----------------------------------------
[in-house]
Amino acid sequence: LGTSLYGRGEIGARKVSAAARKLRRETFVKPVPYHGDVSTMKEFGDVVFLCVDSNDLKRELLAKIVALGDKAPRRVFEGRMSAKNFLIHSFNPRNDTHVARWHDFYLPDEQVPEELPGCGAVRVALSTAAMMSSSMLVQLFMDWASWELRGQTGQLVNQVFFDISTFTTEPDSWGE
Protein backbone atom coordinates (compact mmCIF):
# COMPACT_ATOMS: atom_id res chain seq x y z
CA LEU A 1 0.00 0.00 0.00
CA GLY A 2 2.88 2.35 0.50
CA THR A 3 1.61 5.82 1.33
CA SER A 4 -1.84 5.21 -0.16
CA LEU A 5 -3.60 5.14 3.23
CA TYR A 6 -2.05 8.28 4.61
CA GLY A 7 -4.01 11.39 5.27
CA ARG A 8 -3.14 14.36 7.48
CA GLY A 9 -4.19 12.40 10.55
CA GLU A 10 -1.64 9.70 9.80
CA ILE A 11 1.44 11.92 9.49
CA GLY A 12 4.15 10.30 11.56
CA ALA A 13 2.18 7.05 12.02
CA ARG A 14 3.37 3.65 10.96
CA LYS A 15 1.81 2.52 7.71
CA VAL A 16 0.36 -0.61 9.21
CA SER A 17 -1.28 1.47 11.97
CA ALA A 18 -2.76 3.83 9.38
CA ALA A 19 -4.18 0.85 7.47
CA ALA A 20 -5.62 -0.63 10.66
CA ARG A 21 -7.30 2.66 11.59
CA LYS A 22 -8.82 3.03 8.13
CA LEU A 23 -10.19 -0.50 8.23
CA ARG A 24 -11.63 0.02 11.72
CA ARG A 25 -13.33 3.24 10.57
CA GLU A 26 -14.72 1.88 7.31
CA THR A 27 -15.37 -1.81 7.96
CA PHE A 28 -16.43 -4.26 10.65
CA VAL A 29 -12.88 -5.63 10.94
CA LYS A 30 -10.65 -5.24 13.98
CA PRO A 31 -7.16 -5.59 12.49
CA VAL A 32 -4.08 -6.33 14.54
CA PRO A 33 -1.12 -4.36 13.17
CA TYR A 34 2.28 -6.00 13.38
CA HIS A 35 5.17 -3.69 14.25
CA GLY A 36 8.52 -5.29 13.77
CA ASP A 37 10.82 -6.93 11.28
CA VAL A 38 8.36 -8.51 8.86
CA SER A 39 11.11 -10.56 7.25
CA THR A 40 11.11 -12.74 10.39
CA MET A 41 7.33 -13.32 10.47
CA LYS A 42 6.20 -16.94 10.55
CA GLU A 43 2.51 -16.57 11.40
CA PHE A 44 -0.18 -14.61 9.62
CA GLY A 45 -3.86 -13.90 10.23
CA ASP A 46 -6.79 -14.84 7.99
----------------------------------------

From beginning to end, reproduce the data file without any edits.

[in-house]
Amino acid sequence: LGTSLYGRGEIGARKVSAAARKLRRETFVKPVPYHGDVSTMKEFGDVVFLCVDSNDLKRELLAKIVALGDKAPRRVFEGRMSAKNFLIHSFNPRNDTHVARWHDFYLPDEQVPEELPGCGAVRVALSTAAMMSSSMLVQLFMDWASWELRGQTGQLVNQVFFDISTFTTEPDSWGE
Protein backbone atom coordinates (compact mmCIF):
# COMPACT_ATOMS: atom_id res chain seq x y z
CA LEU A 1 0.00 0.00 0.00
CA GLY A 2 2.88 2.35 0.50
CA THR A 3 1.61 5.82 1.33
CA SER A 4 -1.84 5.21 -0.16
CA LEU A 5 -3.60 5.14 3.23
CA TYR A 6 -2.05 8.28 4.61
CA GLY A 7 -4.01 11.39 5.27
CA ARG A 8 -3.14 14.36 7.48
CA GLY A 9 -4.19 12.40 10.55
CA GLU A 10 -1.64 9.70 9.80
CA ILE A 11 1.44 11.92 9.49
CA GLY A 12 4.15 10.30 11.56
CA ALA A 13 2.18 7.05 12.02
CA ARG A 14 3.37 3.65 10.96
CA LYS A 15 1.81 2.52 7.71
CA VAL A 16 0.36 -0.61 9.21
CA SER A 17 -1.28 1.47 11.97
CA ALA A 18 -2.76 3.83 9.38
CA ALA A 19 -4.18 0.85 7.47
CA ALA A 20 -5.62 -0.63 10.66
CA ARG A 21 -7.30 2.66 11.59
CA LYS A 22 -8.82 3.03 8.13
CA LEU A 23 -10.19 -0.50 8.23
CA ARG A 24 -11.63 0.02 11.72
CA ARG A 25 -13.33 3.24 10.57
CA GLU A 26 -14.72 1.88 7.31
CA THR A 27 -15.37 -1.81 7.96
CA PHE A 28 -16.43 -4.26 10.65
CA VAL A 29 -12.88 -5.63 10.94
CA LYS A 30 -10.65 -5.24 13.98
CA PRO A 31 -7.16 -5.59 12.49
CA VAL A 32 -4.08 -6.33 14.54
CA PRO A 33 -1.12 -4.36 13.17
CA TYR A 34 2.28 -6.00 13.38
CA HIS A 35 5.17 -3.69 14.25
CA GLY A 36 8.52 -5.29 13.77
CA ASP A 37 10.82 -6.93 11.28
CA VAL A 38 8.36 -8.51 8.86
CA SER A 39 11.11 -10.56 7.25
CA THR A 40 11.11 -12.74 10.39
CA MET A 41 7.33 -13.32 10.47
CA LYS A 42 6.20 -16.94 10.55
CA GLU A 43 2.51 -16.57 11.40
CA PHE A 44 -0.18 -14.61 9.62
CA GLY A 45 -3.86 -13.90 10.23
CA ASP A 46 -6.79 -14.84 7.99